New research uncovers phantom phone vibration phenomenon
Anyone who owns a cellphone might have experienced hallucinations and strange sensations, but a new study shows they're not crazy.
Rather than hallucinations caused by drugs or psychosis, new research suggests that cell phones may be causing hallucinations of a lower grade. It is the sensation of feeling a cell phone vibrating when it is not: a phantom phone vibration.
Dr. Benjamin Mitchell-Yellin's article in Psychology Today recounted an experiment analyzing the hallucination theory, concluding that hallucinations might be a lot more common than once thought.
According to Mitchell-Yellin, participants in the experiment included people with and without psychosis along with those who had or had not experienced hearing voices. Researchers conducted various trials. One such experiment included using light, sound and a combination of the two to assess each participant’s susceptibility to hallucinations through a comparison of what they were actually exposed to compared to what they reportedly experienced.
The results suggest that people of normal mental health can experience simple hallucinations just as those with psychosis could, including phantom phone vibrations. According to Mitchell-Yellin, 68 percent of people in one study said they experienced this phenomenon.
Professor of psychology Dr. Robert Fisher is wary of using such an acute medical term as “hallucination” for a common incident.
“I think there is some danger in using the word ‘hallucination,’” Fisher said. “Normally when we think of hallucinations, we think of these visions that people have who have psychosis.”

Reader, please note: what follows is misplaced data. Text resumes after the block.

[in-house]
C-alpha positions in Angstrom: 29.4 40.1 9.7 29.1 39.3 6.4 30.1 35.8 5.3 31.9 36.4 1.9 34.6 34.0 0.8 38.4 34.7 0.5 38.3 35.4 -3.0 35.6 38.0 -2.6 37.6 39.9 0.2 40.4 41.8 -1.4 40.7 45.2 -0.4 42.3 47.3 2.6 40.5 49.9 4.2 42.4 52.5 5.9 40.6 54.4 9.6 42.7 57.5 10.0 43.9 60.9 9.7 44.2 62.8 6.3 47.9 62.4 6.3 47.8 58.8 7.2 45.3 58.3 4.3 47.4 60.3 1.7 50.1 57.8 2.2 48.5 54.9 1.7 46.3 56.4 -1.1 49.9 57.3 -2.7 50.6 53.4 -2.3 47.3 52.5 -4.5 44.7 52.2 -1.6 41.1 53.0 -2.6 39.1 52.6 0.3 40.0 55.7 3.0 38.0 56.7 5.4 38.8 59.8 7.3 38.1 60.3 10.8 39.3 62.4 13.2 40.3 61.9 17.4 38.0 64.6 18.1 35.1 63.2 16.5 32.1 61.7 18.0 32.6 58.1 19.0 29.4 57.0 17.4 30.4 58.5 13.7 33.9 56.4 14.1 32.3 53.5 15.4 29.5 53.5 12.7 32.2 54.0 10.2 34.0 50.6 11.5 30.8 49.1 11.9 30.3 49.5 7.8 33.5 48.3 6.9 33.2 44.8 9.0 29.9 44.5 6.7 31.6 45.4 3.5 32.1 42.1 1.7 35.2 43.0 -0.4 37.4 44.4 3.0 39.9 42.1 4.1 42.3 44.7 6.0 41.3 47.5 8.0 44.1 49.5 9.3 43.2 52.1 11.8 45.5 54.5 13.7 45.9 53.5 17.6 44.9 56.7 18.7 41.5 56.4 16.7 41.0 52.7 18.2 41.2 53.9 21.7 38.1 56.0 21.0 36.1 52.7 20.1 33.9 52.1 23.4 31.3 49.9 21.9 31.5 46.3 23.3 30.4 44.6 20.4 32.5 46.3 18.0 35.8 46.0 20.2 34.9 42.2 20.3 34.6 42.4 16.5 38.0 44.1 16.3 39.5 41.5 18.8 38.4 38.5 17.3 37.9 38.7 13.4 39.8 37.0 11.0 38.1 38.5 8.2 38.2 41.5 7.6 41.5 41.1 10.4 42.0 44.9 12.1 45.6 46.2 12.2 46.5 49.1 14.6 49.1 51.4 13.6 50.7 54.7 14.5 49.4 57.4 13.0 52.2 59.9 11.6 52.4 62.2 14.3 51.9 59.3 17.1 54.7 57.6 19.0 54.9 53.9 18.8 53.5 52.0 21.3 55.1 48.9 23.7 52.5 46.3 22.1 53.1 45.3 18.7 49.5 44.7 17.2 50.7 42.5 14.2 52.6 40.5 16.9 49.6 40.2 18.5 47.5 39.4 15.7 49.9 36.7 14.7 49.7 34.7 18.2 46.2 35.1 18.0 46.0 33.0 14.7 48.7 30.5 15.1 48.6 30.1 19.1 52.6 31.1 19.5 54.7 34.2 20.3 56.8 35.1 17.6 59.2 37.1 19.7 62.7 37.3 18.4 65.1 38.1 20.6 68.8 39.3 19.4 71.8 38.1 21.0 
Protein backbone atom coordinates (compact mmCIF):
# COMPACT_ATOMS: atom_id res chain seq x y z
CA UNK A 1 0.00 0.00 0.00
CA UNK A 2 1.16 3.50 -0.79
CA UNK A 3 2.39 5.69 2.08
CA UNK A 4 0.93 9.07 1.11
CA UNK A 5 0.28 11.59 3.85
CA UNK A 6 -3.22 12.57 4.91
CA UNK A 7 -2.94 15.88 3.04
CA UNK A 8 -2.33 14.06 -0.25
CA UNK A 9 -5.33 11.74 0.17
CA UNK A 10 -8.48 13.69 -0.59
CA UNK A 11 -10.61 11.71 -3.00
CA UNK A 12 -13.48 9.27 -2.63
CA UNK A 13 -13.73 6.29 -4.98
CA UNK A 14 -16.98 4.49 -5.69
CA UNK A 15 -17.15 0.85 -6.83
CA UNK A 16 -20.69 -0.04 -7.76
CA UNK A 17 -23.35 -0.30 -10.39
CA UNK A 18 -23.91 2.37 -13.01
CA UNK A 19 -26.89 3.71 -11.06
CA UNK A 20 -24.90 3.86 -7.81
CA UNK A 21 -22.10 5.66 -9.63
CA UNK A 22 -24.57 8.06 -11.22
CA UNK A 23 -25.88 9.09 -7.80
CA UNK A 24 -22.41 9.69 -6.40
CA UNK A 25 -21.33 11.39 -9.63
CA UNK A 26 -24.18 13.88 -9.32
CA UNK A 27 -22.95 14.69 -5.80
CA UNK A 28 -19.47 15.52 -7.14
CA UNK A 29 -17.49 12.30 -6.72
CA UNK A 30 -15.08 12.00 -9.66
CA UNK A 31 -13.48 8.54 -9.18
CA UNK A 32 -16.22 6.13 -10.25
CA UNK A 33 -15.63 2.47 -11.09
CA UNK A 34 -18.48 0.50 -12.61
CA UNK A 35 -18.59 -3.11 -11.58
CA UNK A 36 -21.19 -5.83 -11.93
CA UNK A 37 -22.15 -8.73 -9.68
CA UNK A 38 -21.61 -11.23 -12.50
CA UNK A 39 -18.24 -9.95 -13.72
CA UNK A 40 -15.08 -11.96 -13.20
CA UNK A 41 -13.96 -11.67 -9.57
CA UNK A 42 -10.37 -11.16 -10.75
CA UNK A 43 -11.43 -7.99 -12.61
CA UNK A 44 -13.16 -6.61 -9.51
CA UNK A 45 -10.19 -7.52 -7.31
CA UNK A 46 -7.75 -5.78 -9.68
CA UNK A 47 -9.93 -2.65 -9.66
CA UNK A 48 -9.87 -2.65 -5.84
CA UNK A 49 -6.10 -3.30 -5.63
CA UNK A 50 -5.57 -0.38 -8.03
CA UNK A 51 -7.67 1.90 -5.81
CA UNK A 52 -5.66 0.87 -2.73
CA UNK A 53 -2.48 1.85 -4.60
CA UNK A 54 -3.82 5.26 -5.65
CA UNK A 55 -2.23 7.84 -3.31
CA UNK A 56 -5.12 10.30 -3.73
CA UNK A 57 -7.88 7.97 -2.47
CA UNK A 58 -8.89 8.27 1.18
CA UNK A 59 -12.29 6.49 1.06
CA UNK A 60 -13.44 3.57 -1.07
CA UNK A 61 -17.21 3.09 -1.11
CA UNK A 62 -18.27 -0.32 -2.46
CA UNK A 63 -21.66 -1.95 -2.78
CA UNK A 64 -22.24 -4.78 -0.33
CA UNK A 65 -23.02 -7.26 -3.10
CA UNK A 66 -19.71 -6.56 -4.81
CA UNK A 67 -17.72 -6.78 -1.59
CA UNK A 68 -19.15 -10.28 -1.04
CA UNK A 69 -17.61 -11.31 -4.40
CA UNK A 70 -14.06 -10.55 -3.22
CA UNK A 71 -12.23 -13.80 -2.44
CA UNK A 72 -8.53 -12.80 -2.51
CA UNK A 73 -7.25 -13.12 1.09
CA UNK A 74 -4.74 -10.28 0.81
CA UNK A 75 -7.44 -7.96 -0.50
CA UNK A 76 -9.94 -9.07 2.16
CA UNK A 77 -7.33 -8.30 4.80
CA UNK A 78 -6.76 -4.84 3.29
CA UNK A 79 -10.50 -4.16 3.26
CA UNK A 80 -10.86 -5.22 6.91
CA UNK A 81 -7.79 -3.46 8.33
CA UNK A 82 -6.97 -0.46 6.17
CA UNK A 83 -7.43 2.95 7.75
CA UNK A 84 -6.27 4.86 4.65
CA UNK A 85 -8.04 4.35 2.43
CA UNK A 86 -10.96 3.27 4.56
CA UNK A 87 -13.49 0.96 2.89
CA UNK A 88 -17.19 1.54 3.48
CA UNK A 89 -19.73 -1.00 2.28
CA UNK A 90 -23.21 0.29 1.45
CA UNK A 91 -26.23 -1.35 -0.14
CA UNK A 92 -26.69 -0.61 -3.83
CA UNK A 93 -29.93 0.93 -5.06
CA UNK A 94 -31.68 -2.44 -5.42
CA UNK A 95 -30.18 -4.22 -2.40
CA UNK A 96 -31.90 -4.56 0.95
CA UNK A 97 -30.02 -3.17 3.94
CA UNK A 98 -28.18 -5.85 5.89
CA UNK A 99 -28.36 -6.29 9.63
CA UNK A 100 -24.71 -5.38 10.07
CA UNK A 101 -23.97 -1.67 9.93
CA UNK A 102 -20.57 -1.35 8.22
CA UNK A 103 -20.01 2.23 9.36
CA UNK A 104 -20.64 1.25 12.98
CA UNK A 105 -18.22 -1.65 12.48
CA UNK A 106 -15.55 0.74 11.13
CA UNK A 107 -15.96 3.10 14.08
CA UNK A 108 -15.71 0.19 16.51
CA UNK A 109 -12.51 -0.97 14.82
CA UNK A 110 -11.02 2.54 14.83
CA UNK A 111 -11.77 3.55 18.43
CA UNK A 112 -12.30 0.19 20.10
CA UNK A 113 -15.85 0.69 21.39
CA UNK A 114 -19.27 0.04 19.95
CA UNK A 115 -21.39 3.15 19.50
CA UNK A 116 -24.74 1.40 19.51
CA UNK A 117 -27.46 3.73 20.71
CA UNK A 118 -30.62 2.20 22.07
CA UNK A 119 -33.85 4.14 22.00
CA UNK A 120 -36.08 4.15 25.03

Fisher said he believes that phantom vibrations are the result of a few aspects of life, like patterns of behavior, classical conditioning and expectancy.
“The expectancy effect—now, that is a very powerful psychological effect,” Fisher said. “We can often be influenced by what we expect to happen, almost to the point where we are looking for it.”
The expectancy effect refers to when a subject generates an idea in their mind and anticipates the desired result. Fisher said he would argue that people have become familiar with the presence of a cell phone. The phone’s vibrating sensation is then anticipated, much like Pavlov’s dogs anticipating food.
On the contrary, Mitchell-Yellin said he affirms the use of the term “hallucination” in this instance. According to Mitchell-Yellin, the problem isn’t the term but, perhaps, our perception of it. He concludes from his research that hallucinations come in levels of extremity, from psychotic perceptions of an altered reality to commonplace occurrences such as a phone vibration.
Graduate student in school counseling Carter Landreth said he believes a societal addiction to cell phones may be contributing to this phenomenon.
In accordance with Fisher’s expectancy theory, he said the extensive time people spend on their phones drives them to anticipate notifications, which could lead to the sensation of phantom vibrations.
However, when it comes to cell phones, Fisher said potential hallucinations are of the least concern.
“[Cell phones] definitely have an effect on our social connections,” Fisher said. “I think the more obvious impact is socially rather than physically.”